As one first joins the Order of the Arrow (OA) , they typically strive to seal their brotherhood within the order, as soon as they are eligible. However, one man, Mr. Glenn Macey of Ajapeu 351 did not. In fact he waited 47 years before he decided to finally seal his brotherhood. On July 20th 1969, as the world watched Neil Armstrong make his giant leap for mankind on their television screens, Glenn Macey went through his Ordeal.
To Glenn, sealing his brotherhood meant more than just two bars on his sash. To him it meant that the lodge and its’ leadership acknowledged his efforts and work put into scouting. “The principles that the OA stand for are admirable and while many of us, including myself, fall short of these high ideals i hope that my acts of service will motivate others to give more of their time and treasure to keep Scout camps everywhere, vibrant and relevant”, states Mr. Macey.
Throughout his 47 years as an active member within the OA, the biggest part of scouting that has impacted him has been the Boy Scouts of America (BSA) Mt. Norris Scout Reservation. To him Scout camps need to stay relevant, because without these Scout camps, where lasting bonds and memories are formed, many Scouts wouldn’t be who they are today. Scout camps provide both Scouts and Scouters the necessary tools in order to learn new skills and become better citizens.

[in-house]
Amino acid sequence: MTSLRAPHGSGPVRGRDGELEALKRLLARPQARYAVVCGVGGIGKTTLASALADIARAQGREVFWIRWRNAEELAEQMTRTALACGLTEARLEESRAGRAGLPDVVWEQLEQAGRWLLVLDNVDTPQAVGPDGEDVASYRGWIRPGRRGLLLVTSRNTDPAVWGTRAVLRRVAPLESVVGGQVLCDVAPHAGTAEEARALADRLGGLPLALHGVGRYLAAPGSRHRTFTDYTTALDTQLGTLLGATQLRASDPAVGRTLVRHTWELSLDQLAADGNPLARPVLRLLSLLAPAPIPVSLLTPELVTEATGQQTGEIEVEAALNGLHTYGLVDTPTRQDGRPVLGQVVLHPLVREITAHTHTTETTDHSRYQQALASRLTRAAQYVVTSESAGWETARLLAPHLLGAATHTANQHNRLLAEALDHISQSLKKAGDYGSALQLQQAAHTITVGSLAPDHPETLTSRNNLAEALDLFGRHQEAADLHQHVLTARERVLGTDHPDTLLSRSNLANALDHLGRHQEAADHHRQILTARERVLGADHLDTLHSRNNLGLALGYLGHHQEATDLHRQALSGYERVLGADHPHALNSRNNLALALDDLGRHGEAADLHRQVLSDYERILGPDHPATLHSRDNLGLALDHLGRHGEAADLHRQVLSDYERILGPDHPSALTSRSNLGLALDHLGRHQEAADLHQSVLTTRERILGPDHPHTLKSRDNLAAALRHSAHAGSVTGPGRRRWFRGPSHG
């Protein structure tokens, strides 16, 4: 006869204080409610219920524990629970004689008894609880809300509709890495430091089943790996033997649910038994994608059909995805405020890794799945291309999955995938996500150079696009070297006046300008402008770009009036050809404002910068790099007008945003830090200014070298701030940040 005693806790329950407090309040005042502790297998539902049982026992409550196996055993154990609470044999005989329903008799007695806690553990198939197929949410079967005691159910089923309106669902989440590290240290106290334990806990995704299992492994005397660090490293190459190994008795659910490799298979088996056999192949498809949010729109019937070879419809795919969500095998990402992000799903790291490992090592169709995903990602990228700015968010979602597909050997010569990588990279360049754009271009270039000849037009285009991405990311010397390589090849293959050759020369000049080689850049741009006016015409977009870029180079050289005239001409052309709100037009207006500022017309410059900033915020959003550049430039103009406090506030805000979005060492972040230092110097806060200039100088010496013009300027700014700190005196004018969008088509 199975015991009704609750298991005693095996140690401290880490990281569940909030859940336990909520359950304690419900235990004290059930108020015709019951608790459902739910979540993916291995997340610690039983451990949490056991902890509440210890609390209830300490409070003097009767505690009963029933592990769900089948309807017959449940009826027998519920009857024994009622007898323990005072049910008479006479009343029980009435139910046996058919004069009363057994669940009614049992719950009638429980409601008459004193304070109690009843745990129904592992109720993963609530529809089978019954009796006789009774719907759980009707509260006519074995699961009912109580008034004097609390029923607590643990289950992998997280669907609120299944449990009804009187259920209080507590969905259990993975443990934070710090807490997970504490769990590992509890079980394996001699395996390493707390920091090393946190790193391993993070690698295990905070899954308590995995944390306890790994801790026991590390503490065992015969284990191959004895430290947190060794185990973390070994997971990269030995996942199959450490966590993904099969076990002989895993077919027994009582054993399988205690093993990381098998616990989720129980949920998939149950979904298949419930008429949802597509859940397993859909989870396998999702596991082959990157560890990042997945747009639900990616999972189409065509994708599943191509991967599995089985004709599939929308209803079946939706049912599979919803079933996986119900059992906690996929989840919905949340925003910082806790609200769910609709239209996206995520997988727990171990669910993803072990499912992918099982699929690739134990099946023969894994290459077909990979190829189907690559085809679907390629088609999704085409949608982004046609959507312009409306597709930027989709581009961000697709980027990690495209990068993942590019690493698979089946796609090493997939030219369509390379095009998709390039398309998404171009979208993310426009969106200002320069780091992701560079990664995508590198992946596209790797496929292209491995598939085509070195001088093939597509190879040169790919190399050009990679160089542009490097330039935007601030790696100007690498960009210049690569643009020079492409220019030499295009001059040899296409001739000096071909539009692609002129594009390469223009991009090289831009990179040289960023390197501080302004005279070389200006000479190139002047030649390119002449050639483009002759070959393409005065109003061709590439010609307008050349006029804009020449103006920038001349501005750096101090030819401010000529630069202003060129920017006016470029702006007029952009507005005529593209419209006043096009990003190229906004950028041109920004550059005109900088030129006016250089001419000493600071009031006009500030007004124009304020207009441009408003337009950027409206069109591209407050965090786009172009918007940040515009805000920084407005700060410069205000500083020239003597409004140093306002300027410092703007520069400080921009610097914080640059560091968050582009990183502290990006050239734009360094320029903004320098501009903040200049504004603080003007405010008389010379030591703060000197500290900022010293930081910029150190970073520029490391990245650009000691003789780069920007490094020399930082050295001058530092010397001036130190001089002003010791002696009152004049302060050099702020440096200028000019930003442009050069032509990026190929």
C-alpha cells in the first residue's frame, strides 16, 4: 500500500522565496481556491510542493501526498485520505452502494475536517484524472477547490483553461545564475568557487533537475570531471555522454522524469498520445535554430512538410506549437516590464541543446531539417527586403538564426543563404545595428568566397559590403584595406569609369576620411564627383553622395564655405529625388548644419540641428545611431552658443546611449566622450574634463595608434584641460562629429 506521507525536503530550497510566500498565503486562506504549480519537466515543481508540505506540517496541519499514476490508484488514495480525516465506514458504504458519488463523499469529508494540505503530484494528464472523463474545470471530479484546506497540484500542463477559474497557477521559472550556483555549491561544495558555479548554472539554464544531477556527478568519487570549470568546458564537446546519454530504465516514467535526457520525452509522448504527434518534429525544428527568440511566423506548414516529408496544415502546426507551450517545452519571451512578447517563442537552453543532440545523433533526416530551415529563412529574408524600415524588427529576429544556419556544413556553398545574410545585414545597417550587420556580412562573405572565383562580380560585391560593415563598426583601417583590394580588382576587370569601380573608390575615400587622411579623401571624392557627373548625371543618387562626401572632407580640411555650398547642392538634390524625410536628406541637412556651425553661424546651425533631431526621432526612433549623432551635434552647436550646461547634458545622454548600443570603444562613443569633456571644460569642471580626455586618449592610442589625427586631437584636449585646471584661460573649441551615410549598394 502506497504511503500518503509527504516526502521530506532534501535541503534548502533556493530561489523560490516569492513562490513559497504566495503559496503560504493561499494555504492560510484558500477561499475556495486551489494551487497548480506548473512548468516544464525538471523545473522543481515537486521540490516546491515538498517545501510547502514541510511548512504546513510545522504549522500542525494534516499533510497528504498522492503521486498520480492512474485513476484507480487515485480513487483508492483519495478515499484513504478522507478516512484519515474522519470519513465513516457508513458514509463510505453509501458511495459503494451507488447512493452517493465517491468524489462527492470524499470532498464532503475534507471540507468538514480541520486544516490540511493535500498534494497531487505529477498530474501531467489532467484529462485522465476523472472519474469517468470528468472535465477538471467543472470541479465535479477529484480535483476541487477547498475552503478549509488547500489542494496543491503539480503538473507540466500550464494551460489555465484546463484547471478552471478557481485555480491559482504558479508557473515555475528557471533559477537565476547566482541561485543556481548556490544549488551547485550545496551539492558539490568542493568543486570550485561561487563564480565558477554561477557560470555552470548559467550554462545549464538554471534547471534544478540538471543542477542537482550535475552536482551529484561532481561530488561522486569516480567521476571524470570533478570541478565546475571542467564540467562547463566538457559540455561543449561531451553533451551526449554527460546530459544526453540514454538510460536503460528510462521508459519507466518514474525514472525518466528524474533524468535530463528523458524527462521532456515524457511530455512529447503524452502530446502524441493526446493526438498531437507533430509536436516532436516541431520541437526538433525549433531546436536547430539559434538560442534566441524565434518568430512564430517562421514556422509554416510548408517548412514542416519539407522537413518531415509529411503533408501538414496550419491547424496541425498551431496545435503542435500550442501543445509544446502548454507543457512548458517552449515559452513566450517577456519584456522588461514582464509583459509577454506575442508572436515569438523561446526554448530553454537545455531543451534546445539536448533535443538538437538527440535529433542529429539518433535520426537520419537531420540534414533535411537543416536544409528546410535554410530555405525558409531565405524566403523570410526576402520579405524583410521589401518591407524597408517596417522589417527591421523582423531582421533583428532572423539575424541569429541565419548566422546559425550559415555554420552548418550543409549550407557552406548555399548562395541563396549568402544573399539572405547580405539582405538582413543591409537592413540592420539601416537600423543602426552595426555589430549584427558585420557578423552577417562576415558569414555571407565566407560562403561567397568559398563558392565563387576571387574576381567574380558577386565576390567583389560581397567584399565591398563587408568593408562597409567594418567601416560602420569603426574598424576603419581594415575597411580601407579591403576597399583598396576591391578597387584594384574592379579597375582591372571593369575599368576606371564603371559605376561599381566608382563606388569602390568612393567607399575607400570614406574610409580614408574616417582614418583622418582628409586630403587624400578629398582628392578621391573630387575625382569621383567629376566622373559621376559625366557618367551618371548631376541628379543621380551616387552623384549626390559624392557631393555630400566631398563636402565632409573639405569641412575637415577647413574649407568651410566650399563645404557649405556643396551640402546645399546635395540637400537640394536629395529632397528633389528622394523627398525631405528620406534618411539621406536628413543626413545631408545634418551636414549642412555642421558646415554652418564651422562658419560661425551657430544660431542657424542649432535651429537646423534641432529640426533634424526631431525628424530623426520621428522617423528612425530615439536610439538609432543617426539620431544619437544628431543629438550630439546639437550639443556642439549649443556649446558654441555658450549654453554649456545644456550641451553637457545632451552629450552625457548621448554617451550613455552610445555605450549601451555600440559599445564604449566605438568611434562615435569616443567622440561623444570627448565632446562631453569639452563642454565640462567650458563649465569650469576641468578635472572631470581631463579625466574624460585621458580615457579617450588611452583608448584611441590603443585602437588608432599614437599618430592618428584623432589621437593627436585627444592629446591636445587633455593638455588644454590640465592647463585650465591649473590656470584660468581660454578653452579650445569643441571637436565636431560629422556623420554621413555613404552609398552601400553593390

The Order of the Arrow and Scouting mean something different to everyone. But everyone can always agree that they both help everyone within the programs. To Glenn Macey both the Order of the Arrow and Scouting have helped him and his family through the service ethic that it instills within everyone who is active in the organizations. Throughout his Scouting career, the largest aspect that has stood out to him was the service ethic that both the OA and BSA pride themselves upon.
As the brotherhood conversion rate is one thing that many lodges within the Northeast region struggle with, we urge you to never forget what brotherhood really means. It isn’t always about getting the right number of conversions, it is also about having those Arrowmen understand that they are being recognized for their dedication, commitment and service within the Order of the Arrow.